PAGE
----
ICYMI: Over the weekend, the internet nearly imploded when Amber Rose posted a photo of her 5-year-old son, Sebastian, with a new look — blonde just like her.
Black Twitter (and everyone else) had their trigger fingers ready as they dragged the 34-year-old beauty into the depths of EPIC mom-shaming. The "innocent" photo raked in over 17K comments alone.
Fortunately, Amber isn't new to this and quickly crafted a clapback to put the haters back in their rightful place:
"He’s so happy and none of you dirty little trolls can take that away from him or me! P.S Love your children unconditionally and let them be creative this world will be a better place," she wrote.
While we are 100 percent here for indivual expressionism, we were interested to see what an array of actual stylists thought about Sebastian's new look. Sorry, kitchen beauticians need not apply. After all, Amber previously admitted that "I bleach my hair every three days," which means it's not a low-maintence look.
So we reached out to seven stylists to see what they had to say when we ask: "How young is too young to bleach a child's hair?" Peep their responses below:
"I highly recommend NOT using lightener on a child. Four years old is TOO young for this type of hair process. Its not a walk in the park type of chemical treatment. It's a minimum of two hours! The hydrogen peroxide is touching his scalp, and the fumes from the bleach plus toner are being exposed in the air he breathes.
"Most definitely his natural curls are now compromised. The long-term effect? Well, his hair won't feel or look the same until they decide to cut it. Hair color in moderation is OK—but on a child, that's poor judgment." — Hairstylist of eight years Samantha Padilla of Slope Suds Salon, based in New York City.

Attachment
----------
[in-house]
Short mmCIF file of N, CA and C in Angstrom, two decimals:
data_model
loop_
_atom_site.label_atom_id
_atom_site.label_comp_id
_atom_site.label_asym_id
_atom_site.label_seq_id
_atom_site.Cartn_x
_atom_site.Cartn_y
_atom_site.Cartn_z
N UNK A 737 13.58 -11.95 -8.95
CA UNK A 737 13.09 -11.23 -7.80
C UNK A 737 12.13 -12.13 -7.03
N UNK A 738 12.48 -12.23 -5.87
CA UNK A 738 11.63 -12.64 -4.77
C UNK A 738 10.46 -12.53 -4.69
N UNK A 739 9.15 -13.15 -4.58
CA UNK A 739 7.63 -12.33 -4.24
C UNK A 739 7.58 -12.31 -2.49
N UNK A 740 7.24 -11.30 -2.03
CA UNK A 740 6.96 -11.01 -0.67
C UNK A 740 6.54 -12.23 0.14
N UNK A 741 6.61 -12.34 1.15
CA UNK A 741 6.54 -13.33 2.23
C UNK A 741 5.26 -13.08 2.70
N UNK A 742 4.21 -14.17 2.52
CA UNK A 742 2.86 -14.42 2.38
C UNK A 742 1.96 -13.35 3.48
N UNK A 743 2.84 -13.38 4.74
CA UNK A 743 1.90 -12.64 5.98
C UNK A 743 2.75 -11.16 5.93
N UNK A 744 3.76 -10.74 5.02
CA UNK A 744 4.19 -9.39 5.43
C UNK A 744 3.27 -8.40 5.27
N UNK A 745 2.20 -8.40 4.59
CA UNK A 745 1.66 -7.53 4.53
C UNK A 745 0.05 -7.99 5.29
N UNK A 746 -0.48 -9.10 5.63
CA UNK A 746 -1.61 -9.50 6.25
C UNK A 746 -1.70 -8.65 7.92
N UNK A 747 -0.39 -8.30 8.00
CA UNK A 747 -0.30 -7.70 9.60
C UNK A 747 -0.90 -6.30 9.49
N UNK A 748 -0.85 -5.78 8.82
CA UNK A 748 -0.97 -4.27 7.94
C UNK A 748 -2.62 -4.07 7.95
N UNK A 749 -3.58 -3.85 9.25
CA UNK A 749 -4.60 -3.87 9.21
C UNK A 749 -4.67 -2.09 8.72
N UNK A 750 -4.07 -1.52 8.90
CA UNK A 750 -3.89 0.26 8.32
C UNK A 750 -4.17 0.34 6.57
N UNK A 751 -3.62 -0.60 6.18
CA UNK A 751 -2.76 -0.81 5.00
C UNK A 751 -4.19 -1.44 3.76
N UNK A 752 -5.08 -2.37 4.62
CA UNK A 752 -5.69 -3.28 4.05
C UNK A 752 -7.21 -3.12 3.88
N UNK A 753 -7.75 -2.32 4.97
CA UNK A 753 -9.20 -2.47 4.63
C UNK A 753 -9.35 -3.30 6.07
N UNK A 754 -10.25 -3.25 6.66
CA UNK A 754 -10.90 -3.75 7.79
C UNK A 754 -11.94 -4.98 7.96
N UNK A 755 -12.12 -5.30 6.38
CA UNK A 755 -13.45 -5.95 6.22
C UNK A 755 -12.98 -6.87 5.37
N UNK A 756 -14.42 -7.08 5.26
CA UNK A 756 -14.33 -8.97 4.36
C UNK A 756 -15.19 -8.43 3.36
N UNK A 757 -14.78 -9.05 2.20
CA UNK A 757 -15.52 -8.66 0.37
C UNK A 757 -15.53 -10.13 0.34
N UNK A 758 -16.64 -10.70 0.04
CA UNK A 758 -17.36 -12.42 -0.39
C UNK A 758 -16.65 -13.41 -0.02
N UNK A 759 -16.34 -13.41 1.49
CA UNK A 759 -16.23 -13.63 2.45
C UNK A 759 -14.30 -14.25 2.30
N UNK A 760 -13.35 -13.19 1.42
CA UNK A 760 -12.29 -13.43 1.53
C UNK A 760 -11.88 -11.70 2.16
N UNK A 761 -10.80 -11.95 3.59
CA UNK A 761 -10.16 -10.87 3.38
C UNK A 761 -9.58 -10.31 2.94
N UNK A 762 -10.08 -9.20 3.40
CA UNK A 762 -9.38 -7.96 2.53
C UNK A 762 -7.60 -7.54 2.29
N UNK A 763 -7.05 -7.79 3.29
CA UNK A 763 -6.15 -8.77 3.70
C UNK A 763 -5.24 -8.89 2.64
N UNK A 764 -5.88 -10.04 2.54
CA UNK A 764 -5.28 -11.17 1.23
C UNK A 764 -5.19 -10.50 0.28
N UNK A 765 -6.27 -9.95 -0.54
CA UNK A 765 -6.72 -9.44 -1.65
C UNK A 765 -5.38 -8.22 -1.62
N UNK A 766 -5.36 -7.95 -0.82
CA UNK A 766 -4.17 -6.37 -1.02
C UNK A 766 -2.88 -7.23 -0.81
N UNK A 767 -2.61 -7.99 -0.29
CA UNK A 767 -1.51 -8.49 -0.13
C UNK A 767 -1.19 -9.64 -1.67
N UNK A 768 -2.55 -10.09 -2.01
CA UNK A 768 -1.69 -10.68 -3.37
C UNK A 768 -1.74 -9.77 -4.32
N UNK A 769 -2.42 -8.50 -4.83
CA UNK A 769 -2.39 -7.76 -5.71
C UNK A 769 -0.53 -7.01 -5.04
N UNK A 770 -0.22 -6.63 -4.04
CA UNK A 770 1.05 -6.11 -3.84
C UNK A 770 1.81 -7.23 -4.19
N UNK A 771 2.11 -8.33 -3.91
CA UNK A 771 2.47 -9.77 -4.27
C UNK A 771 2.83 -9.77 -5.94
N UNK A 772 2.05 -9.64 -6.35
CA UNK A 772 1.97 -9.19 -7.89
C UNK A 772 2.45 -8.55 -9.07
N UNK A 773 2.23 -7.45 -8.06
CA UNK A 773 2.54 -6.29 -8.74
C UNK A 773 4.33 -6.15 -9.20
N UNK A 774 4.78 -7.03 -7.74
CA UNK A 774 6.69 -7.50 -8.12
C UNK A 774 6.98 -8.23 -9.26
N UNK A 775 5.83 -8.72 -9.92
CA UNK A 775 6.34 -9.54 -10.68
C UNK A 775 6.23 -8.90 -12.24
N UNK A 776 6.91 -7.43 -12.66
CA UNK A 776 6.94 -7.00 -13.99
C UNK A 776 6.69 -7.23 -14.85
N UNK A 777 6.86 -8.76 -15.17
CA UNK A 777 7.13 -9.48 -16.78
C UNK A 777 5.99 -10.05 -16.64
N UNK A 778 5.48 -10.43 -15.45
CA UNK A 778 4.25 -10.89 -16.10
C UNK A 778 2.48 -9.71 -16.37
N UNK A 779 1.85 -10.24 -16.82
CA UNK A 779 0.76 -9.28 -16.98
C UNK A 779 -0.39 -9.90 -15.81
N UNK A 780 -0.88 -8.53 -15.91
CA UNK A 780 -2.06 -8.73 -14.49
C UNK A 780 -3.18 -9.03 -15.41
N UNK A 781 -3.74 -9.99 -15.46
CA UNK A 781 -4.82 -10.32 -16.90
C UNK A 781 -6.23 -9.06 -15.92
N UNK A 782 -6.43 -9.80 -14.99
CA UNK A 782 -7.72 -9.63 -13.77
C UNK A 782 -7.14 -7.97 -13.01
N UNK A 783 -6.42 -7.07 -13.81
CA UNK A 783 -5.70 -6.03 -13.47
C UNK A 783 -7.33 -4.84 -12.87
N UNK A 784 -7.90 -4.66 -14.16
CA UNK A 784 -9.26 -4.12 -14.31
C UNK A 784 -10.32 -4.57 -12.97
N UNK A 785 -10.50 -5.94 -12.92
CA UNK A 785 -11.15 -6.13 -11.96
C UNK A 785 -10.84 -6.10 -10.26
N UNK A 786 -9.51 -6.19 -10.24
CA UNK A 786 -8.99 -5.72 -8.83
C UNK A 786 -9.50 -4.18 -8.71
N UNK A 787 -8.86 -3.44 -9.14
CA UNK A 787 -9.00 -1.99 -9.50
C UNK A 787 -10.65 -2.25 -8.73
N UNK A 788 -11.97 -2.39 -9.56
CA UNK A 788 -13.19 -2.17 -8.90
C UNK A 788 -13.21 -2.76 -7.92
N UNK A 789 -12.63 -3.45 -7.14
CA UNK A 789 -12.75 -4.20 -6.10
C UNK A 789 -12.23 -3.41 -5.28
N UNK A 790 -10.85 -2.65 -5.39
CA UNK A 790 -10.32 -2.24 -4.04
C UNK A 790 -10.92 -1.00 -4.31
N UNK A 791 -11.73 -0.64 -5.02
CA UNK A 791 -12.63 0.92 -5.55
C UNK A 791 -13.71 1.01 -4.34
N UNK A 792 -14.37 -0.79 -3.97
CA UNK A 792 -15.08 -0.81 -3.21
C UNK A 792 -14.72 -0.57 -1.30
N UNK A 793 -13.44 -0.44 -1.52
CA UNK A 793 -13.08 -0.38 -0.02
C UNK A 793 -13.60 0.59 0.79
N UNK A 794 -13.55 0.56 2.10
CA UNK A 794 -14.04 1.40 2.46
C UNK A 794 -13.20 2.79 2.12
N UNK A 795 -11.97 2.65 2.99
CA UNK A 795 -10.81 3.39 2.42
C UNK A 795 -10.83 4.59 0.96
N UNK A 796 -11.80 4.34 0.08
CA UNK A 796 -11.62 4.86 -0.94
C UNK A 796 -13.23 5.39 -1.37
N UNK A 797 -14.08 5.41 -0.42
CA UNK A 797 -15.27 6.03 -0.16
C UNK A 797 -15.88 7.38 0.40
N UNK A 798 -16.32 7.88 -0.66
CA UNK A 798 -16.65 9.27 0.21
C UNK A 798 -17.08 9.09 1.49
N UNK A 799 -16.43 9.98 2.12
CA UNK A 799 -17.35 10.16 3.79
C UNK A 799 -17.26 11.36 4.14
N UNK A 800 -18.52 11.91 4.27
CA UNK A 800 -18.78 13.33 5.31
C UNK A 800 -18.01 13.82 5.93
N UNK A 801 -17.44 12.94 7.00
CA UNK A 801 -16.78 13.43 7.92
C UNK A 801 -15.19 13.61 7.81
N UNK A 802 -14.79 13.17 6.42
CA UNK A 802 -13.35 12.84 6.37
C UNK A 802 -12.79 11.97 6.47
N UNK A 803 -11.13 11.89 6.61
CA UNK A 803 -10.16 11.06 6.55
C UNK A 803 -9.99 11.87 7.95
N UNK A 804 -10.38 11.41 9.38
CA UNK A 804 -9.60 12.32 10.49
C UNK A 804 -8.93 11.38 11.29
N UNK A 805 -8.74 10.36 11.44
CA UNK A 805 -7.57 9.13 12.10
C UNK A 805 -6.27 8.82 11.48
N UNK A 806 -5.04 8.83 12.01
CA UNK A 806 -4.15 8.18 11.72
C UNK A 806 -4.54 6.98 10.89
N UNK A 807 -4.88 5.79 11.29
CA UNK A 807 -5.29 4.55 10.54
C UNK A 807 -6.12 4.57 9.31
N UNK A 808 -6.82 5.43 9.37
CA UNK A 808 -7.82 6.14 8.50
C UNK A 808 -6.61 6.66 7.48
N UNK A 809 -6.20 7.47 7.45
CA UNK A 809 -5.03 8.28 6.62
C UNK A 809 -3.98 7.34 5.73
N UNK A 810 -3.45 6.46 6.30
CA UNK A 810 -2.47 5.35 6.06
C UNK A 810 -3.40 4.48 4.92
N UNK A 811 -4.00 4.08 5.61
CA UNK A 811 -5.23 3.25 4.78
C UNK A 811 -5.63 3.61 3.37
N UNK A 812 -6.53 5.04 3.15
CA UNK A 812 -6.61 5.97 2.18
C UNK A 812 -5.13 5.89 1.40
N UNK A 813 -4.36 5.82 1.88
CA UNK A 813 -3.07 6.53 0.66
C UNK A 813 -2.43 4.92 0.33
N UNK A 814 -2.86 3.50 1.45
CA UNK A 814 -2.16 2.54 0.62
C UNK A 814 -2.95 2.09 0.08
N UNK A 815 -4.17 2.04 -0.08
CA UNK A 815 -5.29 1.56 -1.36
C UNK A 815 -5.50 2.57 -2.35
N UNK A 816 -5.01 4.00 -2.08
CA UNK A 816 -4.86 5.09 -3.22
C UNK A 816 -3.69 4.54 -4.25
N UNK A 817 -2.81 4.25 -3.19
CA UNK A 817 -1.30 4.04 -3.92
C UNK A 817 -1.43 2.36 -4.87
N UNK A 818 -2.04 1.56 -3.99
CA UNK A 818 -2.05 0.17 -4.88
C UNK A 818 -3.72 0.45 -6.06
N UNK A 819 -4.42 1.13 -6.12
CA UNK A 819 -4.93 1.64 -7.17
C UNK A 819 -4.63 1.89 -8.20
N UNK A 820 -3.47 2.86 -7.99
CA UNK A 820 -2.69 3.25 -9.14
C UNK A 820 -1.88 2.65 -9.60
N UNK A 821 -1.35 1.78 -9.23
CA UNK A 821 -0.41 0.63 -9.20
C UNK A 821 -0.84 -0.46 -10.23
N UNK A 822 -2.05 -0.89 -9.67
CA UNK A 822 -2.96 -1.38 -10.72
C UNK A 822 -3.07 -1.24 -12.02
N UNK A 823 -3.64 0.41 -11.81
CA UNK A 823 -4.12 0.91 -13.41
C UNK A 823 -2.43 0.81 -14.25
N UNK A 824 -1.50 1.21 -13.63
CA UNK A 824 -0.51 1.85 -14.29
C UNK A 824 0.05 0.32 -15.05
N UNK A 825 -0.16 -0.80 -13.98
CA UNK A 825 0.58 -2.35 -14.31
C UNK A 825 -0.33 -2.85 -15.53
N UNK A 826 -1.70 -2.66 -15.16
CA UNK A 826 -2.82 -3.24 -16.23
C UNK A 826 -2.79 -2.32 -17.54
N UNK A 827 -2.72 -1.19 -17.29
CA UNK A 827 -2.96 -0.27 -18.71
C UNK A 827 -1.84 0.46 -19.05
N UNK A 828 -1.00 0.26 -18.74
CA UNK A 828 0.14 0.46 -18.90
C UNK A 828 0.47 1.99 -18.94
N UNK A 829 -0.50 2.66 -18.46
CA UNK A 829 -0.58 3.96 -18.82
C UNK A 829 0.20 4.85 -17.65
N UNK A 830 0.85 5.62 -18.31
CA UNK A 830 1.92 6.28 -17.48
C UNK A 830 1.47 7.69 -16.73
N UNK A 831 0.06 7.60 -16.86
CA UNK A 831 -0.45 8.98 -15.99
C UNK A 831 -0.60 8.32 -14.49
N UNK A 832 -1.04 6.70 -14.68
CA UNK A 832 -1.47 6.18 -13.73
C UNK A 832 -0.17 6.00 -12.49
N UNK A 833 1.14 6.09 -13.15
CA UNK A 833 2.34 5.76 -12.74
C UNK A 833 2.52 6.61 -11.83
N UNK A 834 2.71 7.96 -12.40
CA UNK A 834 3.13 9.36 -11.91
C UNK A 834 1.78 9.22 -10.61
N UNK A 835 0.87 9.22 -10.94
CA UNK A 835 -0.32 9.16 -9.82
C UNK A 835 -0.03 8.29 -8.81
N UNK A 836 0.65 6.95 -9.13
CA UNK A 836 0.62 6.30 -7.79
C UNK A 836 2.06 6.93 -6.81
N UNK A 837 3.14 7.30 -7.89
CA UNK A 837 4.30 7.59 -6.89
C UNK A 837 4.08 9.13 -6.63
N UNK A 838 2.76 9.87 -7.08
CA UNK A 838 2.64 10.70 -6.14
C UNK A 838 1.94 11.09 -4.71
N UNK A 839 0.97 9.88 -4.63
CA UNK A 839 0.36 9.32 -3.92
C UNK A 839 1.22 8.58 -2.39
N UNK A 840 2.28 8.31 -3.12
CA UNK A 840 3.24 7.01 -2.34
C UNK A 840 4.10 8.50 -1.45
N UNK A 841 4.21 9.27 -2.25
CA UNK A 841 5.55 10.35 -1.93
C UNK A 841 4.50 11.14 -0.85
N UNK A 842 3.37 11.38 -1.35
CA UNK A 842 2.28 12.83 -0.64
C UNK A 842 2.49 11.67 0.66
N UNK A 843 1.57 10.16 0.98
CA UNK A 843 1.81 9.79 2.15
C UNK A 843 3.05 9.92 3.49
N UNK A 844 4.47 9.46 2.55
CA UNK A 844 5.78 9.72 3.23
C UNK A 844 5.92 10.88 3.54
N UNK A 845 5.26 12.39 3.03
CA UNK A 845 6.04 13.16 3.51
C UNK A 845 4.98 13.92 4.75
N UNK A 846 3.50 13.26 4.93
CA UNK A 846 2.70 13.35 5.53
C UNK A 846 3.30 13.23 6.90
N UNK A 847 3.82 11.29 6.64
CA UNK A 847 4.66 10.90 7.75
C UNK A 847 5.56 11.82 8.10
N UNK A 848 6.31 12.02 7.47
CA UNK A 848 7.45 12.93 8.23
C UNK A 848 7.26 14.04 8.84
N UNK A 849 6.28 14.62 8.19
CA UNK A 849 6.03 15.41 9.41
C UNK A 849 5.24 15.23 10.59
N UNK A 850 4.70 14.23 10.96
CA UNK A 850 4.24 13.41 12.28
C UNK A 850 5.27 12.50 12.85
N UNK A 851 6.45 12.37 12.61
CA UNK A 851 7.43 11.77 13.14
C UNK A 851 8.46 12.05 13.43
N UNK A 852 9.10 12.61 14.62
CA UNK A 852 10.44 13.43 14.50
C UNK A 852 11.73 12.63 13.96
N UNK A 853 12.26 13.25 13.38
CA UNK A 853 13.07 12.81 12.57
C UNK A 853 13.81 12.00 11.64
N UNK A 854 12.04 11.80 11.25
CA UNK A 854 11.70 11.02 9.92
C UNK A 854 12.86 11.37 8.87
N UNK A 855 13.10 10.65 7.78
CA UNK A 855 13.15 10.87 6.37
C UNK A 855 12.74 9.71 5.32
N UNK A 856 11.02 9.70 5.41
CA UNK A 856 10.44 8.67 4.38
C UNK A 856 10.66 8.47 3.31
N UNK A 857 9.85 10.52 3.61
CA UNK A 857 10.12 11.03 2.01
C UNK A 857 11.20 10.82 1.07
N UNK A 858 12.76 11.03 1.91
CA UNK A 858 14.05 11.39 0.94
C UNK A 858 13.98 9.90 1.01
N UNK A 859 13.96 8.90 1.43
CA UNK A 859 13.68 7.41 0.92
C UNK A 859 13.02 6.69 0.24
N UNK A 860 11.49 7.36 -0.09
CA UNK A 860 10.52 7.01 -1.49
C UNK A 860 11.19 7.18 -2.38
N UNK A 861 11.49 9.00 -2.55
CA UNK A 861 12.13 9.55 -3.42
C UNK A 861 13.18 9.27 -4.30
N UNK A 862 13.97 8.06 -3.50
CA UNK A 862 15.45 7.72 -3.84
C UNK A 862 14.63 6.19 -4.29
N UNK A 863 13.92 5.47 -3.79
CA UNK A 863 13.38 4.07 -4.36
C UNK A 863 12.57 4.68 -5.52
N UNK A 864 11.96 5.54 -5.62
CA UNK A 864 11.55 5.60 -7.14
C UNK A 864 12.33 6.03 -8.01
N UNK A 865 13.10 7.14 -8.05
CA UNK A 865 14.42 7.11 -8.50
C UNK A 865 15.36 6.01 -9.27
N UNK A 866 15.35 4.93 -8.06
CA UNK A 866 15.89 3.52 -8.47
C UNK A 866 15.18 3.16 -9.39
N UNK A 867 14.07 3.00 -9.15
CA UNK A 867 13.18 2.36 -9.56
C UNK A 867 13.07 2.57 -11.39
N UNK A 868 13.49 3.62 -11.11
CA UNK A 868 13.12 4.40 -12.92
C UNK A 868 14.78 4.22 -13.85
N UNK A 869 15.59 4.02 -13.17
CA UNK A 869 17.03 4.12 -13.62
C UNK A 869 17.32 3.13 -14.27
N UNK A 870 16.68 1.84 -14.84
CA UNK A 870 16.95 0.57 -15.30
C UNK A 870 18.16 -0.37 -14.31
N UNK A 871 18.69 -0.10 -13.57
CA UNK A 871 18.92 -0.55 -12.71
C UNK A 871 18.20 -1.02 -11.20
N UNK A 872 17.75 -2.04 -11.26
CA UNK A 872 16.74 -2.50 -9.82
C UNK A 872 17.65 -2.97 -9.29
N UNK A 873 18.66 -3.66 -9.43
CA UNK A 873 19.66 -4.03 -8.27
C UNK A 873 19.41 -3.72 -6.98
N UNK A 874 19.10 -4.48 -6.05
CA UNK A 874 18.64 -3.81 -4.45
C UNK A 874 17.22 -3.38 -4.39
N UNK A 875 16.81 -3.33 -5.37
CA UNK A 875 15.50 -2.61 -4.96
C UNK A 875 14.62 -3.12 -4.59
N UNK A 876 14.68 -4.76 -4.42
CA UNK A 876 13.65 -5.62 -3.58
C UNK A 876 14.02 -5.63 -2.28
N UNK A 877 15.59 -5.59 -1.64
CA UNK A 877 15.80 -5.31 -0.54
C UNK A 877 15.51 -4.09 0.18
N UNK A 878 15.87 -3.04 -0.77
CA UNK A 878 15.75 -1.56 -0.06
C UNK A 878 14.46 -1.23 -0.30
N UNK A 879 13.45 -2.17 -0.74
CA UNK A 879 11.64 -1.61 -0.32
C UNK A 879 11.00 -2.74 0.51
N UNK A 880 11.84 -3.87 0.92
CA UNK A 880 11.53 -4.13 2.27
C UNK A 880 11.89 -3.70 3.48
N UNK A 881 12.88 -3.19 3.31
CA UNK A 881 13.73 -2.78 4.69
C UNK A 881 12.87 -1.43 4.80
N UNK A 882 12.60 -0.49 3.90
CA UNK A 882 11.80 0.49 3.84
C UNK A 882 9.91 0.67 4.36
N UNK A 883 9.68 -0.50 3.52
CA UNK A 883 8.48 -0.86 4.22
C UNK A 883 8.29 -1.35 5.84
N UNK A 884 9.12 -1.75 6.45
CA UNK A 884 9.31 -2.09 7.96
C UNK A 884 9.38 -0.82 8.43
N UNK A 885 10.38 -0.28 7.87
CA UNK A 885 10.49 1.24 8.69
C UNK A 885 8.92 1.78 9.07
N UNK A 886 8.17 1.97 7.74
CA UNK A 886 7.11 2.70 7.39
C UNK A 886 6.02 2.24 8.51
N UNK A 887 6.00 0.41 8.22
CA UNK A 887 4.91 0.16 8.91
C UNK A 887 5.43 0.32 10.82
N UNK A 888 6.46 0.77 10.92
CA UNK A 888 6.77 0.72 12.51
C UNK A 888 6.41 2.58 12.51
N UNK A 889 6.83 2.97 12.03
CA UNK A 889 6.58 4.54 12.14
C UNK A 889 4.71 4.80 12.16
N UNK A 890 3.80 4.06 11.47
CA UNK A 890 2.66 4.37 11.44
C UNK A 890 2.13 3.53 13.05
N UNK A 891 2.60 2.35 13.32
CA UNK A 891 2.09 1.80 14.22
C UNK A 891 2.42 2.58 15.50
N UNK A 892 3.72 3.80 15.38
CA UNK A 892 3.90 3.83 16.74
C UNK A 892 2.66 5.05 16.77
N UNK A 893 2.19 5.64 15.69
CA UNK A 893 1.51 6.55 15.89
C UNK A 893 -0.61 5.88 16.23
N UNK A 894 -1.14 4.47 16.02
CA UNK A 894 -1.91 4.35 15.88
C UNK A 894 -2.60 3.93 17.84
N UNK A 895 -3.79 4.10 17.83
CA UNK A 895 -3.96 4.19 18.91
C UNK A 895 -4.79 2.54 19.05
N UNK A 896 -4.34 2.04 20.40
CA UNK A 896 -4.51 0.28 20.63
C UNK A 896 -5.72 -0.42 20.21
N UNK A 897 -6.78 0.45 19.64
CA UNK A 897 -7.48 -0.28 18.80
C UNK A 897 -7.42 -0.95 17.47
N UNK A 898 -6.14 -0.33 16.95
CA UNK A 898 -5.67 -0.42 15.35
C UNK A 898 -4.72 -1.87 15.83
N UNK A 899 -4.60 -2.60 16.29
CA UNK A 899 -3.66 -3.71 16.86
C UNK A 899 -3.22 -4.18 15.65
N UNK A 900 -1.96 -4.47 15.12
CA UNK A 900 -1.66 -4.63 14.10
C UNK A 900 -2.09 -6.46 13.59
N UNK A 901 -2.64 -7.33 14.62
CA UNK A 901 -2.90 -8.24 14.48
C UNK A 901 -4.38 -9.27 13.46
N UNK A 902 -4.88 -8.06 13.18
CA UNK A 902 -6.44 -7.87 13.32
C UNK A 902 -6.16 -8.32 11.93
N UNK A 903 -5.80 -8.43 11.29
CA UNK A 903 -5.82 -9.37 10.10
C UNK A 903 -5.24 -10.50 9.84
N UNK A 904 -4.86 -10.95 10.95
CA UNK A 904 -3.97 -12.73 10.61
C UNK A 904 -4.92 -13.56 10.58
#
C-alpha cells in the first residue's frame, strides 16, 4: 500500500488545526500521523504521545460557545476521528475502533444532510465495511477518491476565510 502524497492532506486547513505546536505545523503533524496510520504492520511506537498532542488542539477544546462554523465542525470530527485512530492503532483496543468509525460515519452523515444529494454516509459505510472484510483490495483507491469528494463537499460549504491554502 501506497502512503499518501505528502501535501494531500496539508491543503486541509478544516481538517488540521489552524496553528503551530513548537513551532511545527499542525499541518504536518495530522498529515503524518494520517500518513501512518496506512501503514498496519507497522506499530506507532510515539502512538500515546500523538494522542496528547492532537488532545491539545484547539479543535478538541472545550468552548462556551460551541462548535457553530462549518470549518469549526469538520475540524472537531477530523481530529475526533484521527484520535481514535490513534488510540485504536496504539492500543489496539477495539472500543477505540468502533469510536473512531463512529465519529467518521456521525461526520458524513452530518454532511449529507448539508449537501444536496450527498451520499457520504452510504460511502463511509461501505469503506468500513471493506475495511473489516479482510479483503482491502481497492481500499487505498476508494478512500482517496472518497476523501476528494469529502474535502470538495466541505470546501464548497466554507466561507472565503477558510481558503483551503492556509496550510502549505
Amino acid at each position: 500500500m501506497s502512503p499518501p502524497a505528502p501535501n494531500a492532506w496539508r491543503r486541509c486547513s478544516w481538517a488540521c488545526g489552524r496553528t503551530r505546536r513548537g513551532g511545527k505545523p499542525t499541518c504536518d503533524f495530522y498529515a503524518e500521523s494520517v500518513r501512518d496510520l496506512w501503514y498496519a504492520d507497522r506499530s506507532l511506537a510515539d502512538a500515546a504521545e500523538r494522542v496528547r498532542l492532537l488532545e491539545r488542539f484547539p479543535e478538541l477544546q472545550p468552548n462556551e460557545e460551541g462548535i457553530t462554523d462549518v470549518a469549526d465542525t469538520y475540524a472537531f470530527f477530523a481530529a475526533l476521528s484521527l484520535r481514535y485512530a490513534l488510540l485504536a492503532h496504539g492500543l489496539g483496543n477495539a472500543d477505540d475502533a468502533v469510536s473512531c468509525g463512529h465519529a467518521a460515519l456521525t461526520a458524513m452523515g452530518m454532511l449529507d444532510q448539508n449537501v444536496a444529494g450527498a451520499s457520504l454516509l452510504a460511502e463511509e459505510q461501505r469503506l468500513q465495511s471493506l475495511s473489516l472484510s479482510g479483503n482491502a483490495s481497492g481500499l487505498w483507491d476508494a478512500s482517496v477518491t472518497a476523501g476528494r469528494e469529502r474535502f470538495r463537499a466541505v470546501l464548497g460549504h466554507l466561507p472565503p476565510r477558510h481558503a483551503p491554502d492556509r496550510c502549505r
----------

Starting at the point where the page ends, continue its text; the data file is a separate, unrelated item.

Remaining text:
"So, I do have a bit of experience with this. I used to color my client's 4-year-old son's hair fun colors. Amber did the right thing by doing a patch test first. If their skin isn't sensitive, then have at it! His hair looks very thick and strong as well. You can see in the photo that there isn't even any damage from the bleach. I approve completely." — Hairstylist of 20 years Naté Bova, senior stylist at Warren Tricomi Salón at The Plaza in NYC.
"Dyeing a child’s hair is OK, as long as the child doesn’t get skin irritations. I would be sure to test the child’s skin before taking a risk of coloring their whole head. I’ve seen young kids highlighting as young as 2 years old, but as long as the color doesn’t get on scalp, it should be OK because of allergies, etc.
"Highlights do not touch the scalp. So the scalp is untouched. The key is to maintaining a healthy style and avoiding breakage is a really good conditioning regiment." — Celeb stylist of 25 years Kiyah Wright of Muze|Hair by Kiyah Wright, based in Beverly Hills.
"Dyeing hair changes the texture of your hair no matter your age. So, if you are dyeing hair too young, you are changing their texture while their bodies are still growing—and the hair may not be able to repair like an adult. In my expert opinion, 16 is a safe age for permanent color." — Hairstylist of 15 years Keka Heron based in Atlanta.
"I'm my opinion, 5 years old is a bit too young but as long as it was done by a licensed hair professional, that’s important and all that matters." — Celebrity hairstylist of 13+ years Tym Wallace, based in Los Angeles.
"The research on hair-dye impact on overall health is inconclusive, so it's tough to say definitively that it's going to cause harm to a child. However, the mere fact that you don't know and that it's a fact that hair dye is tested on animals and adults—not kids—that is enough for any responsible parent to say let's wait.
"Also, a child's head, scalp and brain is still developing and can be sensitive to harsh chemicals that are found in semi- and permanent hair dyes and bleach. If you want to color your kid's hair, use temporary hair dyes that can be washed out and it should be put on the shaft and ends of the hair. As a hairstylist, I would NEVER color a kid’s hair until after puberty." — Salon owner and hairstylist for 15 years Leona Wilson of LW Salon, based in New York City.
"Children’s bodies are still developing and I recommend avoiding all on the scalp/skin chemicals until after puberty. This goes for relaxers and bleach as well. There simply is no good reason to introduce these chemicals into a child’s developing system.
"On the other hand, I am a big fan of encouraging children to express themselves. A similar look can be achieved by highlighting the hair (within foils) without allowing the chemical to touch the scalp." — Hairstylist of 16 years and American board certified hair colorist Monaé Everett, based in NYC.
(Photo: Gabe Ginsberg/Getty Images)
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